Piecing together the mystery of Iranian nuclear strategy suggests that right now, the Islamic Republic is perhaps willing to speed up negotiations without preconditions and with greater transparency.
It’s commonly thought that Supreme Leader Ali Khamenei is responsible for all matters concerning Iran’s nuclear program, while the talks with the the five permanent members of the UN Security Council plus Germany are handled by Saeed Jalili, the national security adviser and chief nuclear negotiator.
Iran has never appointed an official spokesman to explain its positions, let alone its nuclear plans. That’s why many people were surprised by the recent declaration by Russian Foreign Minister Sergey Lavrov that Iran was willing to suspend its 20-percent uranium enrichment.
Is this Iran’s position? Iran’s two official news agencies, Fars and Mehr, quoted Lavrov’s demand that the sanctions against Iran gradually be lifted. They also reported his position on Syria. But they didn’t mention any suspension of uranium enrichment. Instead, they devoted banner headlines to Iran’s victory over South Korea’s national soccer team, proudly announcing that this was Iran’s ticket to the 2014 World Cup in Brazil.
At the same time, it seems hardly likely that Lavrov would make such a dramatic declaration if it were groundless. According to reports from the Iranian opposition a few months ago, President-elect Hasan Rowhani was sent to Kazakhstan by Khamenei in February on the eve of the dialogue between Iran and the P5+1.
Did he talk with the Russians about the regime’s intentions to adopt a new policy after the presidential election? Is the tough Iranian position at the talks in Kazakhstan and Istanbul targeted at domestic political goals, once Iran understood that there was no danger of an attack on its nuclear installations before the election?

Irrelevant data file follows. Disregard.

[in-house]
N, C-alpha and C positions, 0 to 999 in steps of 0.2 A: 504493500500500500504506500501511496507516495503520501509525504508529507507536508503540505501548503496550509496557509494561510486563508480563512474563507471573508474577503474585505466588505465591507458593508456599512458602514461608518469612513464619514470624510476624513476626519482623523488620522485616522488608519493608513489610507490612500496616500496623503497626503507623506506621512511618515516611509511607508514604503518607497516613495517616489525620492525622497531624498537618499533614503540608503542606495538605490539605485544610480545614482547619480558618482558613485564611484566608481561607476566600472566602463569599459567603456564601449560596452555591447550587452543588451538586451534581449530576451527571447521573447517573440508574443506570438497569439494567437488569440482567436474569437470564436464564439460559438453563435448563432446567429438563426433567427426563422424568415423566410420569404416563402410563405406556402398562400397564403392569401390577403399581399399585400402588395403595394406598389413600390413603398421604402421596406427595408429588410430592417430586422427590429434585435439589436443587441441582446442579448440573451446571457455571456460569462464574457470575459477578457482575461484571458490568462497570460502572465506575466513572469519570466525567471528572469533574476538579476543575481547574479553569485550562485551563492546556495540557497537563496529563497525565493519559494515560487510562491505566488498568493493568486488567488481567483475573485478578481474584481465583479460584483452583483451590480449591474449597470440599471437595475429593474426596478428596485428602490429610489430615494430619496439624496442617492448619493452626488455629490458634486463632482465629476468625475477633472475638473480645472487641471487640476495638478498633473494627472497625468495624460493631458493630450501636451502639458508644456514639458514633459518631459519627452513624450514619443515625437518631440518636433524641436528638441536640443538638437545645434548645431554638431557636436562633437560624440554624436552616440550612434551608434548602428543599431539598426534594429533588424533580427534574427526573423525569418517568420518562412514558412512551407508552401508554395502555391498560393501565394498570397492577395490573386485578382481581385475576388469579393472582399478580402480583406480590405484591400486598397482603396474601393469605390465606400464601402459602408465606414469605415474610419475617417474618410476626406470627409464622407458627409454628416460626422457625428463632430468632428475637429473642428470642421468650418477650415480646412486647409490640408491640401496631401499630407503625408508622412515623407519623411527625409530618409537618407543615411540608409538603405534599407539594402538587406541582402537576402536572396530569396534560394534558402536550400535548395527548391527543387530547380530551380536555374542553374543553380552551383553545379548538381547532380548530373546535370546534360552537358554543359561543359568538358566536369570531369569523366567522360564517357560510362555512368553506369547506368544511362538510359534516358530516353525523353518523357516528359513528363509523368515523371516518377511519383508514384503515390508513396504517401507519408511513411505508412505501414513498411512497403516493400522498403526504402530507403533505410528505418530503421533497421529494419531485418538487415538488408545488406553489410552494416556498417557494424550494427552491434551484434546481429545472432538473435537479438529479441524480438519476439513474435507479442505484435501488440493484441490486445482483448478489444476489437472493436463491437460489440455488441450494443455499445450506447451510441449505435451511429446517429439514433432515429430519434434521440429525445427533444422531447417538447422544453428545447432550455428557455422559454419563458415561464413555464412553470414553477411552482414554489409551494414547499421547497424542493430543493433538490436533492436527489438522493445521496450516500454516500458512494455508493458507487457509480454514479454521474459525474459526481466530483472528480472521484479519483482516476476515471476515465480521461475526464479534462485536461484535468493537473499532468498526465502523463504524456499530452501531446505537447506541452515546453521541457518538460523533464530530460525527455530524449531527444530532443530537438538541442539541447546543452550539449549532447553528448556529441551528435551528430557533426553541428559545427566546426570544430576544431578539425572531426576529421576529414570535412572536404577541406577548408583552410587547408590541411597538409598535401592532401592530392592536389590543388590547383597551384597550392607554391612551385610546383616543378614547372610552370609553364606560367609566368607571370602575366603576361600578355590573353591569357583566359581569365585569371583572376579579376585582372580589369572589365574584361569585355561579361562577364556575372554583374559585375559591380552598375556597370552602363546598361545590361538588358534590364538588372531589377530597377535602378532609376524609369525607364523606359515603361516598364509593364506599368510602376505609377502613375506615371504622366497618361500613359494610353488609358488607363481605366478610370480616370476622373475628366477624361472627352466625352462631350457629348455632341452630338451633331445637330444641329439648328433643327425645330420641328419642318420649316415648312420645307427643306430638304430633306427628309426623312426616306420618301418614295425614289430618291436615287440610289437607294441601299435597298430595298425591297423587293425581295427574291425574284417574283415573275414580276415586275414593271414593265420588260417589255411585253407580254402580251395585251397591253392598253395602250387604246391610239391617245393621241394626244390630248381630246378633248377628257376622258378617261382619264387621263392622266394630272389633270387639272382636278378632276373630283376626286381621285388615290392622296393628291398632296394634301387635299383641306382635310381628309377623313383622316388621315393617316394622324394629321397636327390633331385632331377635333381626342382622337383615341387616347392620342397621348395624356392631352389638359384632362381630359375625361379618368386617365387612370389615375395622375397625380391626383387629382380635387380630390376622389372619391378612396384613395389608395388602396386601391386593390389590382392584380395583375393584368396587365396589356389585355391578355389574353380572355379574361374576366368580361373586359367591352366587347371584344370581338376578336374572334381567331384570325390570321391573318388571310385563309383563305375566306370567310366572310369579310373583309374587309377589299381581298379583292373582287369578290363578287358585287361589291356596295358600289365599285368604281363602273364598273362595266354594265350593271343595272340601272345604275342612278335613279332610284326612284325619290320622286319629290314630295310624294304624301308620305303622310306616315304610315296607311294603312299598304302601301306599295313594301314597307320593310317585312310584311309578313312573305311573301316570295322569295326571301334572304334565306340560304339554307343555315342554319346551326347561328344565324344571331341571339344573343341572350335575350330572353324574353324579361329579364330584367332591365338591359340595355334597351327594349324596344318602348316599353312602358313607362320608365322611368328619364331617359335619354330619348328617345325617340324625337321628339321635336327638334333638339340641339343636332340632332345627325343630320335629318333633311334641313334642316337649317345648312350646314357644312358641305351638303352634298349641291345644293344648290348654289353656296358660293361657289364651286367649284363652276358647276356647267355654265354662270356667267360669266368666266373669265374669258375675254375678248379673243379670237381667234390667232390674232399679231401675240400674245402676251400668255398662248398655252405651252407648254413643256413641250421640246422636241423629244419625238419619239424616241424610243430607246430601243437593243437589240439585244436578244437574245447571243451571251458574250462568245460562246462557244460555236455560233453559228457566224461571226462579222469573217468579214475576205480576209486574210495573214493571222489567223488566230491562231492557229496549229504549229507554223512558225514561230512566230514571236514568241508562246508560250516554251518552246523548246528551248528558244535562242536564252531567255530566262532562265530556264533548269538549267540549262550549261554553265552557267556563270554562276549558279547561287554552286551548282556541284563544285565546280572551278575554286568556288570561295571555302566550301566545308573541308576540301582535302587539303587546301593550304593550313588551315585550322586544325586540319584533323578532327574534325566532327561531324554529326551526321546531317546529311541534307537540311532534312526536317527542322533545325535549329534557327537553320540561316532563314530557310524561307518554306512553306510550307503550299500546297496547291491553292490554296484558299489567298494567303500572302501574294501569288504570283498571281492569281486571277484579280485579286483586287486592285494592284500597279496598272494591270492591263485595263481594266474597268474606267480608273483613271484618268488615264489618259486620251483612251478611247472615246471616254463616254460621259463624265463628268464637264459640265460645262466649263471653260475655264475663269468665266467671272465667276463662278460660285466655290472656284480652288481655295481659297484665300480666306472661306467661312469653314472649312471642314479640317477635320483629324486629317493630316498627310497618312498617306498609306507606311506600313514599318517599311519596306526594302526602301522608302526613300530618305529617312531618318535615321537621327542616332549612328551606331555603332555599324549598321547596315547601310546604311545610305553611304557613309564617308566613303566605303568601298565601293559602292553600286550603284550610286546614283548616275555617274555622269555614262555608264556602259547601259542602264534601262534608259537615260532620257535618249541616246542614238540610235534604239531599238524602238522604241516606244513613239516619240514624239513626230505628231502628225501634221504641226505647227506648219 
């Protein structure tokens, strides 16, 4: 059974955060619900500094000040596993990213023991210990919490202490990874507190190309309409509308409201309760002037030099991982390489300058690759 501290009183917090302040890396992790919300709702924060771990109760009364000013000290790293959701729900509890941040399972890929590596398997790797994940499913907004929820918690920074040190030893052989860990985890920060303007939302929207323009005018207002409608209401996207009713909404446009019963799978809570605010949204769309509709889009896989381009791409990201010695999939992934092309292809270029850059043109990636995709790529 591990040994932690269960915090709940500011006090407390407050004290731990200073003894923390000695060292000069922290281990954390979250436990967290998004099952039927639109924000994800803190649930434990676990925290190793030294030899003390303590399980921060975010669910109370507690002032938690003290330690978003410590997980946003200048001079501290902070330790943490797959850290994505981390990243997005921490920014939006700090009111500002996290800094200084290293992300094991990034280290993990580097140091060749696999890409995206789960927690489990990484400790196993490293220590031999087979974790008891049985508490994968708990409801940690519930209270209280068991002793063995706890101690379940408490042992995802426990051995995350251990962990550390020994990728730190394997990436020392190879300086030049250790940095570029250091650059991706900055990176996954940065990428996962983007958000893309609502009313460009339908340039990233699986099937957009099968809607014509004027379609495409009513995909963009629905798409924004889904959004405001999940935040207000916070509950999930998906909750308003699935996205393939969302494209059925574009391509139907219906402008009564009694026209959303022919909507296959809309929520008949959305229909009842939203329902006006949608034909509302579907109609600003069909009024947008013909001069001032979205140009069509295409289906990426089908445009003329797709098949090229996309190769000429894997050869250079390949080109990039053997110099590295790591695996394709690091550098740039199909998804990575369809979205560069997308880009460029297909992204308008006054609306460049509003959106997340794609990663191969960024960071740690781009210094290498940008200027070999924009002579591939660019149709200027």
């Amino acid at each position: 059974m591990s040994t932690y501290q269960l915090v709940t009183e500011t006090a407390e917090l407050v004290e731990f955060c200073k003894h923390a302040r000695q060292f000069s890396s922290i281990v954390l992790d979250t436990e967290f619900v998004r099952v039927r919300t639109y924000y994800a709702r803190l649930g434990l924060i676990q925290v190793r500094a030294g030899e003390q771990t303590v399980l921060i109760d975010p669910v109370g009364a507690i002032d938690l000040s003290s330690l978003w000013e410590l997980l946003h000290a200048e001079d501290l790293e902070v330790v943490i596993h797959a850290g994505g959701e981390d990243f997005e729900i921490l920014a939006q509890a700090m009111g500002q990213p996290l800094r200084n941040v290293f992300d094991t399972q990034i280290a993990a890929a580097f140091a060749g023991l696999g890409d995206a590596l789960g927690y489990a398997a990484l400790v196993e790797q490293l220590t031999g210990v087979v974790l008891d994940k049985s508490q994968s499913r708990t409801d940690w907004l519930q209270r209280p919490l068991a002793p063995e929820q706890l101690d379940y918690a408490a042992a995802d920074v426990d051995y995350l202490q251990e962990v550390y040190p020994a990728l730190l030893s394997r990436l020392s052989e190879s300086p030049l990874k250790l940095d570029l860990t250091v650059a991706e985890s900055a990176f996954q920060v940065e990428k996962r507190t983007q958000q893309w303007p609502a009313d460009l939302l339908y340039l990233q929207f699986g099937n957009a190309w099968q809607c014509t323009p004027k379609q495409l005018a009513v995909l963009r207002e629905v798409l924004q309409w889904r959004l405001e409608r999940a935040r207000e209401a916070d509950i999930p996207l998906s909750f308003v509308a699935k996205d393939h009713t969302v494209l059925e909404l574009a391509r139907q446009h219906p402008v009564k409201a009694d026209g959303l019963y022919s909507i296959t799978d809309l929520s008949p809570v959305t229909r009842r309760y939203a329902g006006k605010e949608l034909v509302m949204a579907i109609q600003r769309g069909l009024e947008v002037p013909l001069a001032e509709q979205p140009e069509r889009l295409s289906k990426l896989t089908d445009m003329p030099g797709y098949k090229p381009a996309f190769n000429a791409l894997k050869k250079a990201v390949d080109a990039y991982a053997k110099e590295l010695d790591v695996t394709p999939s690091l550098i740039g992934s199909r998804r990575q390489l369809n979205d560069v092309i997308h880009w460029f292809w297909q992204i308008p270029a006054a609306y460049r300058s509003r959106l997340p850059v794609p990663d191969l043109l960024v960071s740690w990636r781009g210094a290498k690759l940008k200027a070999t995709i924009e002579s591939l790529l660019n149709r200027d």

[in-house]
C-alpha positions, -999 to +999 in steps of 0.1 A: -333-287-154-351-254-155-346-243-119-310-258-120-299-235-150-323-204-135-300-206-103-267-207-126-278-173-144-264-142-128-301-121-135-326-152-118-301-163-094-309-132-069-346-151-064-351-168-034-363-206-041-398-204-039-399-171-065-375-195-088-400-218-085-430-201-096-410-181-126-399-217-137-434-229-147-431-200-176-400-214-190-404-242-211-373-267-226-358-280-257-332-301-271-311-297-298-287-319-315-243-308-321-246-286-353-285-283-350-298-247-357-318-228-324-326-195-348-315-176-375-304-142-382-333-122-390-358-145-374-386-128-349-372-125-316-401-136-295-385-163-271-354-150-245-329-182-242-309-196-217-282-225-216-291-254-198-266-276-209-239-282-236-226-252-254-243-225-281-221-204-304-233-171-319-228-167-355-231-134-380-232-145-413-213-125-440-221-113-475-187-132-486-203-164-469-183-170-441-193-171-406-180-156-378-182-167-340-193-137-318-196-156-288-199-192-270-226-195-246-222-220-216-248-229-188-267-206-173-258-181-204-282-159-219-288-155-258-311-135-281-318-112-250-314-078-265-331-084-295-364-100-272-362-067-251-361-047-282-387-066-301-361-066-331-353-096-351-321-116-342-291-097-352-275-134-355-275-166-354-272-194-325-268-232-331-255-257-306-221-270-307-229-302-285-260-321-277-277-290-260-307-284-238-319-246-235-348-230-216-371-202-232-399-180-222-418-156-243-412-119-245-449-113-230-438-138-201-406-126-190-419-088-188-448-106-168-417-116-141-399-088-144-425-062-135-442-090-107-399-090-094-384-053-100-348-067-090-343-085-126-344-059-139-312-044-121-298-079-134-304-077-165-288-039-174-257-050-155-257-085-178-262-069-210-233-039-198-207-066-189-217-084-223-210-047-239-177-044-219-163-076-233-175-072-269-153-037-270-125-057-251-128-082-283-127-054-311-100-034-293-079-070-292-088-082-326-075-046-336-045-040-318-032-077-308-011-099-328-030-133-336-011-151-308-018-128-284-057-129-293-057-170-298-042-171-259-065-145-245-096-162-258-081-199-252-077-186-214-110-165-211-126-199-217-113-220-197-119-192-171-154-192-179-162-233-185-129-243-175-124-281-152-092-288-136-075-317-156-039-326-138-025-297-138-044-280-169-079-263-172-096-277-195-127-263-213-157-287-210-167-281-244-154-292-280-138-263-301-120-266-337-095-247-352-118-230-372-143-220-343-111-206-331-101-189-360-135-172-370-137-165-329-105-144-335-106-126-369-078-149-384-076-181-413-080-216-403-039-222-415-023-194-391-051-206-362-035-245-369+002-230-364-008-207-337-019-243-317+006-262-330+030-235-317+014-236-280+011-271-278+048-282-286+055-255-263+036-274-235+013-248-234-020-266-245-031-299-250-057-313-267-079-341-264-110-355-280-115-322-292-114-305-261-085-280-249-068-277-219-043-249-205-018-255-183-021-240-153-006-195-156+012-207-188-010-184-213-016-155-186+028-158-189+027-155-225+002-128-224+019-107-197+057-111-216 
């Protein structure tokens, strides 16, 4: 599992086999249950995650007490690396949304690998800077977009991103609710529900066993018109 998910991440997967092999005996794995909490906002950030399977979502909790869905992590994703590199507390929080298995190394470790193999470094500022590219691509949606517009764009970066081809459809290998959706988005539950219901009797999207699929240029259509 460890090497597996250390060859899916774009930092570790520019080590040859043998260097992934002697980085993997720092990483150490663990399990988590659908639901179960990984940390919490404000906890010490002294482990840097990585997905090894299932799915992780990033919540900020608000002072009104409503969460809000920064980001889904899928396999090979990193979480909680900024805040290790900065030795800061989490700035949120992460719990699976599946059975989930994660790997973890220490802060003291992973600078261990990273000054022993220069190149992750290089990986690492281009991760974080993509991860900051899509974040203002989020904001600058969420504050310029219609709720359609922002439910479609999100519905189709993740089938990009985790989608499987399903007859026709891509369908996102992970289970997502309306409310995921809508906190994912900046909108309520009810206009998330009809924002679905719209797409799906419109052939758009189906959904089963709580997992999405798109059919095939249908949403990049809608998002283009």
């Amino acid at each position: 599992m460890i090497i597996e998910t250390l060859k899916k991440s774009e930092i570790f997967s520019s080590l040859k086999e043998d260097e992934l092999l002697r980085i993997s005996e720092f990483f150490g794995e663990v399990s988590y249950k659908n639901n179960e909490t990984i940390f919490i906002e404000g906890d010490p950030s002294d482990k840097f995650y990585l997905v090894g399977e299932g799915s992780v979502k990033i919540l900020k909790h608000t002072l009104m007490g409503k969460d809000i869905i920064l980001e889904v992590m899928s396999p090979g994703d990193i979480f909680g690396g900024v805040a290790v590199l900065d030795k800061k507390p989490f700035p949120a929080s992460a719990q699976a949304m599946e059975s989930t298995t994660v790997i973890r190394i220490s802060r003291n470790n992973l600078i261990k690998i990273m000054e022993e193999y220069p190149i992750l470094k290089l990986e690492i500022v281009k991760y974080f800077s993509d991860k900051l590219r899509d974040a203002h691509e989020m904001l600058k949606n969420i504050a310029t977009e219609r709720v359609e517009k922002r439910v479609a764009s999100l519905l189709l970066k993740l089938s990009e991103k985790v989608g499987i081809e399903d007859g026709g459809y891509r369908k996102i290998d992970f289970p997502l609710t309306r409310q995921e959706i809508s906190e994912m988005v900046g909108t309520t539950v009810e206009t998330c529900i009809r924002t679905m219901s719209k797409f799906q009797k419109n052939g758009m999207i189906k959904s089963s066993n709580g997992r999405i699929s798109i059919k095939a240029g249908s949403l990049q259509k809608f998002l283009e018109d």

The answers to these questions will become clearer later; in the meantime, it appears Lavrov’s statement contradicts Rowhani’s declaration that Iran would continue to enrich uranium. At the same time, at a press conference Monday, Rowhani made no reference to the extent of uranium enrichment or on the amount of uranium that would be enriched.
There is a consensus in the West that uranium enrichment to 3.5 percent cannot be regarded as a threat or as a violation of the Treaty on the Non-Proliferation of Nuclear Weapons. According to a report by the International Atomic Energy Agency in February, Iran has around six tons of uranium enriched to 3.5 percent and, since February 2011, has enriched 280 kilograms of uranium to 20 percent.
Since 50 kilograms of that enriched uranium have been converted into nuclear fuel, Iran now has 170 kilograms of uranium enriched to 20 percent; this is an insufficient quantity for a nuclear bomb. The ceiling for the quantity of enriched uranium to which Tehran has adhered to steadfastly is intended to make it clear to the West that it has no plans for producing nuclear weapons, although Iran can still produce 15 kilograms of uranium enriched to 20 percent each month.
The West is demanding that uranium enrichment not exceed 20 percent and that Iran’s supply of enriched uranium be transferred abroad. Iran rejects this demand, and Lavrov’s declaration doesn’t make clear whether Iran has given Russia a commitment on suspending uranium enrichment, how long a suspension might be be maintained, and under what conditions.
The nuclear talks with Iran are expected to be renewed in August, after Rowhani is officially installed as president. Still, a spokesman for the Iranian Foreign Ministry said Tuesday Iran would be willing to start the talks earlier if asked to do so.
This declaration also represents a change in Iran’s handling of the talks, after they were frozen between 2009 and 2011 and were again frozen for more than a year. Today it seems Iran is willing to speed up the negotiations, that it’s not presenting any conditions for their renewal (at least for now) and that Tehran, according to Rowhani, is prepared for greater transparency and possibly even tighter supervision.
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